Local Government Magazine
Construction

McConnell Dowell: Building bridges with the community

Making the community a key priority has ensured the Waitaki Bridges Replacement project was a resounding success. Mary Searle Bell explains.

pg-26-image-300x300px-1In 1881 two wooden bridges, meeting on Kurow Island mid-river, were built across the Waitaki River. They connected the communities of South Canterbury with Coastal Otago. Initially for rail, the bridges later opened for a single lane of traffic.

For 132 years they filled an important role, allowing the growth and development of the rural communities of Hakataramea and Kurow.

In recent times, the aging bridges were increasingly closed during high river flows or for repairs and maintenance. The route is important for tourism as well as freight, so in 2011 the NZ Transport Agency decided to replace them.

McConnell Dowell was engaged to manage the design, development, consenting and construction of the new bridges. The award-winning project has been hailed a resounding success by all involved – the client, contractors and the local community. And what made it so successful was the high level of community engagement, something McConnell Dowell made a key priority from day one.

McConnell Dowell construction manager Joe Edwards says it is company policy, when they go to a community, to become part of the community.

pg-26-image-300x300px-2“Our team lived in Kurow or nearby and we employed locals where possible,” he told Local Government Magazine. This close relationship was formalised in a partnering charter, signed by NZTA, Opus, McConnell Dowell, and Waitaki and Waimate district councils, with support from the Kurow Volunteer Fire Brigade, police, Kurow Beautification Group, Island Group and DOC.

The charter’s mission was to ‘provide a strategic link between two regions and local communities to create a legacy that respects the past and inspires the future’.

“We set pretty high goals with the community in mind,” says Joe. “We measured our performance against the charter throughout the project – we hit or bettered every target.”

Kurow is a tiny community, with a population of around 400, yet McConnell Dowell employed eight locals in the field workforce of about 15.

“We actively targeted those with little or no construction experience – we were happy to train them both formally and on site,” explains Joe. “We started carefully, with training in health and safety, working in confined spaces, etc. Then they were trained to work as a dogman, rigger and the like.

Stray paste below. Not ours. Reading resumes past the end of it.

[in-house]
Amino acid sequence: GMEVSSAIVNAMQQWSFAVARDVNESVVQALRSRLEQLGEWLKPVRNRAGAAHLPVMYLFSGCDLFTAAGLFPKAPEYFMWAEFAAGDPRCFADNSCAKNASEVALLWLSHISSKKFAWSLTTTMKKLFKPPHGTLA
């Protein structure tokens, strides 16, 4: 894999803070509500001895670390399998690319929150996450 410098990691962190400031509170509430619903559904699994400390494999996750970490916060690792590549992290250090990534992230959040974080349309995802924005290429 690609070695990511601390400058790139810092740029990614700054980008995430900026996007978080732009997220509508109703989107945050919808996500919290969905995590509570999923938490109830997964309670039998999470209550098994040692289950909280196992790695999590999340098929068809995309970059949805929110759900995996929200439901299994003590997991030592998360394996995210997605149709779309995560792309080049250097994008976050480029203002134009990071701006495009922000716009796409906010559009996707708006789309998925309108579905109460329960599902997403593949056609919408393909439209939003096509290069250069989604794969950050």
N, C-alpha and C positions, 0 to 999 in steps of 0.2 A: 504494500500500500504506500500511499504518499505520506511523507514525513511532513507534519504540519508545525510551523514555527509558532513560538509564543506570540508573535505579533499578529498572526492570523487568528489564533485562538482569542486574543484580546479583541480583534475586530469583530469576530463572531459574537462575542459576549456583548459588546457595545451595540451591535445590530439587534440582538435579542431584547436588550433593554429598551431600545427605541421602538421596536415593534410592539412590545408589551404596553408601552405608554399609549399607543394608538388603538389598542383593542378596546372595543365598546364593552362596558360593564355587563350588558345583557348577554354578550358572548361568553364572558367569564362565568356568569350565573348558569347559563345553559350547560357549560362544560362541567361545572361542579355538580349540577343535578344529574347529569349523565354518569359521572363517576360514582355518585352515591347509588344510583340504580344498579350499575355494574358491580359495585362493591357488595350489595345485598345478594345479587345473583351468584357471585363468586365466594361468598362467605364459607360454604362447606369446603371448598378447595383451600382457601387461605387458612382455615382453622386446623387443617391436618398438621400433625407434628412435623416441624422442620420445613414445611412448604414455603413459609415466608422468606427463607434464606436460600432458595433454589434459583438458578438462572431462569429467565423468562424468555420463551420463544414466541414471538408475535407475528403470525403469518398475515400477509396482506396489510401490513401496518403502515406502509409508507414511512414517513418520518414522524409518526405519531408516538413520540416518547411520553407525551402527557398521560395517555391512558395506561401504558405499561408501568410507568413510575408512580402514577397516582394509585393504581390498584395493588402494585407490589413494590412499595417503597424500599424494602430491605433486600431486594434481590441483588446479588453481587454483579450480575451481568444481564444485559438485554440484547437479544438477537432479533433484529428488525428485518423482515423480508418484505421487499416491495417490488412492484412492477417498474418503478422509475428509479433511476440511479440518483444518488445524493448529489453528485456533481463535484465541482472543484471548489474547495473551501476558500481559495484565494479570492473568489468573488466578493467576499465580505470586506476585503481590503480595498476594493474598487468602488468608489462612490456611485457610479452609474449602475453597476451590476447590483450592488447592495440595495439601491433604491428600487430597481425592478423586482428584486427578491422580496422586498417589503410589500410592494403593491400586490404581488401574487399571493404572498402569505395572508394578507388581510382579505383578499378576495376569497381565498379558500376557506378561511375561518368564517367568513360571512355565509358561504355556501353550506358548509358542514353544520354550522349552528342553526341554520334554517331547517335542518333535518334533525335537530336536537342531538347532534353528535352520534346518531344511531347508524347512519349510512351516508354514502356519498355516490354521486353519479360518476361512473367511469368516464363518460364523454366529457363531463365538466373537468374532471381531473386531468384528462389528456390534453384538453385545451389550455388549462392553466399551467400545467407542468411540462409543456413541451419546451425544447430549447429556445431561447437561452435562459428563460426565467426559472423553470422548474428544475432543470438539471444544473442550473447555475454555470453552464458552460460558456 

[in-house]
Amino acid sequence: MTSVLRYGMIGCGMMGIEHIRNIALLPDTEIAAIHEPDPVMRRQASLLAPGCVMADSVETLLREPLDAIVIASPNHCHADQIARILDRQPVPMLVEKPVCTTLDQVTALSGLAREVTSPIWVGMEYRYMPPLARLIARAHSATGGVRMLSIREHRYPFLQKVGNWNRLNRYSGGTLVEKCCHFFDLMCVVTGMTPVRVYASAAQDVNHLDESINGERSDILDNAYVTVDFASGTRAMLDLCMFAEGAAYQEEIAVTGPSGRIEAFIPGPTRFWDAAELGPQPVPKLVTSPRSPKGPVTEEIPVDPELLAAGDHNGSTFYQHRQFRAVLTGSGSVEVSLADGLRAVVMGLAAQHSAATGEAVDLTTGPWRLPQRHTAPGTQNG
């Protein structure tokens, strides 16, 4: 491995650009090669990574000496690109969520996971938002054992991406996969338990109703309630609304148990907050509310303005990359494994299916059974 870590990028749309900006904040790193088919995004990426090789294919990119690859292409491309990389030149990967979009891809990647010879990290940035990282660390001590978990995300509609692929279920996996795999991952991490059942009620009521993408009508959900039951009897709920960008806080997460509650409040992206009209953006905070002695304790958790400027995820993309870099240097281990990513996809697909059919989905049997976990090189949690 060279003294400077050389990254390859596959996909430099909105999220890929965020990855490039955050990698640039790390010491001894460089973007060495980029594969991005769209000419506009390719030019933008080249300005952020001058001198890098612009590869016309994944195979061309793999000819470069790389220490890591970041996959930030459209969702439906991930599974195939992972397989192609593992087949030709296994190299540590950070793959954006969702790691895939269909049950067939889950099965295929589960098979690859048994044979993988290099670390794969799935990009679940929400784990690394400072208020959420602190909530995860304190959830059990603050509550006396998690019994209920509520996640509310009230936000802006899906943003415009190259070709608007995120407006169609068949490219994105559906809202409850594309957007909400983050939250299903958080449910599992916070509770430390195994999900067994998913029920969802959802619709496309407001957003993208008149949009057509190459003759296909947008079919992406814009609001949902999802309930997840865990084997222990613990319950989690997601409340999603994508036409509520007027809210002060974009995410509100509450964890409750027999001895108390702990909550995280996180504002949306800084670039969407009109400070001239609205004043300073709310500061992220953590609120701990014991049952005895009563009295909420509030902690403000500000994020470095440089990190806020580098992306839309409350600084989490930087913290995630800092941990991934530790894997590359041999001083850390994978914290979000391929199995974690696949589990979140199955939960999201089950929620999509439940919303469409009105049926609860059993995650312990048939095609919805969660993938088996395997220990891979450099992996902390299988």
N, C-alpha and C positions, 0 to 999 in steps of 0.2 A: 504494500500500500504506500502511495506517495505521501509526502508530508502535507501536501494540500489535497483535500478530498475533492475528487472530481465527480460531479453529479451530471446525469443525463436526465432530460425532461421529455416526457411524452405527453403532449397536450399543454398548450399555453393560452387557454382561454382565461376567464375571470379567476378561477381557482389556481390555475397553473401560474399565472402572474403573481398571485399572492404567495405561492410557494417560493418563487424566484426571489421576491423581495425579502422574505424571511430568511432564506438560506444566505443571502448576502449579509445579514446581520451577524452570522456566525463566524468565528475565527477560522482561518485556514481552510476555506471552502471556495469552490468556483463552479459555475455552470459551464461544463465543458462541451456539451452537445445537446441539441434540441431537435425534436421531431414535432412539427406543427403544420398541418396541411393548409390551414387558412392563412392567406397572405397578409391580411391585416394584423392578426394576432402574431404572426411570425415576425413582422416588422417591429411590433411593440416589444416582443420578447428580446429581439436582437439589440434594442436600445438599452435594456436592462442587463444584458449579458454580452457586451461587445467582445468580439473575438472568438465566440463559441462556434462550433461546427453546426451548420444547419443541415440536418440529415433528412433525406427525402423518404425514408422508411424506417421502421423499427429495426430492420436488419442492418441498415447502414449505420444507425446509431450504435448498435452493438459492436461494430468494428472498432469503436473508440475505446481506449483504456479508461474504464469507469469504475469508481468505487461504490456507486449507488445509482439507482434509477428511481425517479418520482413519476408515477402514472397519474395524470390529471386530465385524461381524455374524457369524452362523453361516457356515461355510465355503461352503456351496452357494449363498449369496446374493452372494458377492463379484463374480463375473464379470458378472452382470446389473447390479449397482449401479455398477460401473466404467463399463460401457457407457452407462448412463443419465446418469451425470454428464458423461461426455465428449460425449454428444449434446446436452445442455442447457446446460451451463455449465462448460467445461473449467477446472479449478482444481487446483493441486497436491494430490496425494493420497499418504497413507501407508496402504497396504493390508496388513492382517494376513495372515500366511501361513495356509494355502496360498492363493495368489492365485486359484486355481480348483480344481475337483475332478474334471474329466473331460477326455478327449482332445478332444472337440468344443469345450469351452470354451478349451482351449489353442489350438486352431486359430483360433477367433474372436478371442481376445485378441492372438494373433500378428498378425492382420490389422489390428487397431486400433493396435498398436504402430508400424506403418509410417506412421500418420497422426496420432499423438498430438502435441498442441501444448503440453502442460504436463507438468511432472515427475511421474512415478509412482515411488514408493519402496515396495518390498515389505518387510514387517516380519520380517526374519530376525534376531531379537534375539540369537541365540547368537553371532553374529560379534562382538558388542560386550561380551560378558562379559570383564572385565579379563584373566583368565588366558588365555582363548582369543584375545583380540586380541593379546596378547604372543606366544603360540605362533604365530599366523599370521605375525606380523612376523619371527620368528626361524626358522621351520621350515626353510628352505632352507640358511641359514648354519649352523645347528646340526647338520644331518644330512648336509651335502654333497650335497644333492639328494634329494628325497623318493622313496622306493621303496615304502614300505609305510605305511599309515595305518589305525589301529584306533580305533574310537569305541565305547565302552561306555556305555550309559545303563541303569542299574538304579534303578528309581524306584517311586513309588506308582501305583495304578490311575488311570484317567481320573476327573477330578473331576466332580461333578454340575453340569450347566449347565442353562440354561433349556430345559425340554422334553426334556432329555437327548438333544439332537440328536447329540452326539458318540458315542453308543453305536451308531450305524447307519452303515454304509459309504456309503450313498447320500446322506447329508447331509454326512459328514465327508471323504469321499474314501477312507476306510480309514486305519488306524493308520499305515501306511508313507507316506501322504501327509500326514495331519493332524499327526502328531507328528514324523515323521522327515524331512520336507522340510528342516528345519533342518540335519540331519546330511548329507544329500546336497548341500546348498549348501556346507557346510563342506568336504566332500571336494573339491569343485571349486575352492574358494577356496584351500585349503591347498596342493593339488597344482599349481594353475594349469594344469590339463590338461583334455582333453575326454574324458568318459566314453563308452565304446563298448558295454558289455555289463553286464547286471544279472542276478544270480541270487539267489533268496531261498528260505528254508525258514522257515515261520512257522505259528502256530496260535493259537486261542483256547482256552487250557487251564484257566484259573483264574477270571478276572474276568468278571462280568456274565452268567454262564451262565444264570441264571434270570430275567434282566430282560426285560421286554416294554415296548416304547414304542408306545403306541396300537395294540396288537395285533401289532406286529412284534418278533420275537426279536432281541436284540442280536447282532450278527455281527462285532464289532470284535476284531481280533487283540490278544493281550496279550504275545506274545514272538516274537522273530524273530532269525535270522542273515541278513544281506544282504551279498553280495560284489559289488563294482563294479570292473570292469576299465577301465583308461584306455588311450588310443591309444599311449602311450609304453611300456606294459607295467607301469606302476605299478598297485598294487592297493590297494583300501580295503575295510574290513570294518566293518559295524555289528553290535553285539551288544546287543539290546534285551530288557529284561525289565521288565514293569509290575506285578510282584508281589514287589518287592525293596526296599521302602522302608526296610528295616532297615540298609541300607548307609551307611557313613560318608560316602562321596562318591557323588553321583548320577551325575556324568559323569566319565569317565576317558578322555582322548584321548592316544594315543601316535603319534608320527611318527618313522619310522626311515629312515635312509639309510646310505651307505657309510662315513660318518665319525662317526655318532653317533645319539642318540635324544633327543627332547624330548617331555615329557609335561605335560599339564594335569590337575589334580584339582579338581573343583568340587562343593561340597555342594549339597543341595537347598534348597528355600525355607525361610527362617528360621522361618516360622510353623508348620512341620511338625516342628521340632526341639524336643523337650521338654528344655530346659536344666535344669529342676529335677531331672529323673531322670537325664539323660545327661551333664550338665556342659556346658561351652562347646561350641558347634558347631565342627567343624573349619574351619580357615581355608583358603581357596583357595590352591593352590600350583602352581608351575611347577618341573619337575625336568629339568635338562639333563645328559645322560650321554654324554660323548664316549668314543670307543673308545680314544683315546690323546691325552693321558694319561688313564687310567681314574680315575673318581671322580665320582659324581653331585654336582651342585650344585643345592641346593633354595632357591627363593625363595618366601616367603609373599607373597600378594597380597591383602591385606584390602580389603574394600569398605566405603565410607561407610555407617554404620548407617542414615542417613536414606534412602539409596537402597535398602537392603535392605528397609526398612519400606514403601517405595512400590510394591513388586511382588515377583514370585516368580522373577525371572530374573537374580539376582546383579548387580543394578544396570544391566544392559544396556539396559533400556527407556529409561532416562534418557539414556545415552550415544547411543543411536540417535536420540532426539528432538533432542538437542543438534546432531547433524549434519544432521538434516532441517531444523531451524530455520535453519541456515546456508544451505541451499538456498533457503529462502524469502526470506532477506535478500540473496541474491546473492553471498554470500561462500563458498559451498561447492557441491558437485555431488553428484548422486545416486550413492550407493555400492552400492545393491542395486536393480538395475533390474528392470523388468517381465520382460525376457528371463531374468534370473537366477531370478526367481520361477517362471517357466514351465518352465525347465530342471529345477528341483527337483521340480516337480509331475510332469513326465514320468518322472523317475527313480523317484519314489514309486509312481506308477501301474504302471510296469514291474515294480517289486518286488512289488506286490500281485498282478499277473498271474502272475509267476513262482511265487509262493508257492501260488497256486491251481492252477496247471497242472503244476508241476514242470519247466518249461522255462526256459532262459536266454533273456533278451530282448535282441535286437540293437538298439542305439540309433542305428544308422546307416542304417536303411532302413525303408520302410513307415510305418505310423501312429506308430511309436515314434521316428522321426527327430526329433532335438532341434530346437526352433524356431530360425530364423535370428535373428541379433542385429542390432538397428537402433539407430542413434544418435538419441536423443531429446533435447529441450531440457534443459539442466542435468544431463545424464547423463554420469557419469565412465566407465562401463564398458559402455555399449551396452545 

“Most of our local hires are still with us and some are onto their third or fourth job with McConnell Dowell.”

Throughout the project the local school had visits to the site, and engineers went to the school to give talks on bridge construction and careers in engineering.

A number of events were held during the project to celebrate various milestones, including the opening of each bridge. As the project was completed, a ‘final fling’ was organised – a family-friendly day out on Kurow Island, complete with food and market stalls, jet boat races, a tug-of-war, lolly scrambles and a contest to see who could build the best bridge out of spaghetti.

For the locals, aside from the new bridges themselves, one of the biggest benefits of the project was the construction of a new boat ramp on the island, which was built as an added-value item. This now gives the community the potential to host the national jet-boating championships, bringing a tourism and economic boost to the area.

Joe says the community also approached the team and asked them to help with constructing a cycle track around the island, which they did happily. So too when the local preschool asked for a little wooden bridge to be built in its playground.

“This kind of thing is really easy for us to do but meant a lot to the community,” says Joe.

As for the old bridges, their historic significance hasn’t been forgotten. Various materials from the original bridges were given to local projects – two spans have been incorporated in an historic display on Kurow Island, and timber from the bridges is being used as landscaping and architectural features in the town.

The museum was supplied with information, photos and a video record of the construction of the new bridges as well as the deconstruction of the old.

Feedback from locals is hugely positive – praising the high level of engagement and communication from the project team.

Sandy Cameron, from Wainui Station, Kurow, sings the praises of the team in a letter: “The community has felt embraced by the MacDow team and the community has embraced them. They have been quite exceptional and particularly good community people… It has been a totally happy and positive experience.”


  • Mary Searle Bell is a freelance writer and editor.

Main image:. Construction challenges over a fast flowing river.

  1. Waitaki Bridges project completed.
  2. Bridge & embankment under construction.

This article was first published in the November 2015 issue of NZ Local Government Magazine.

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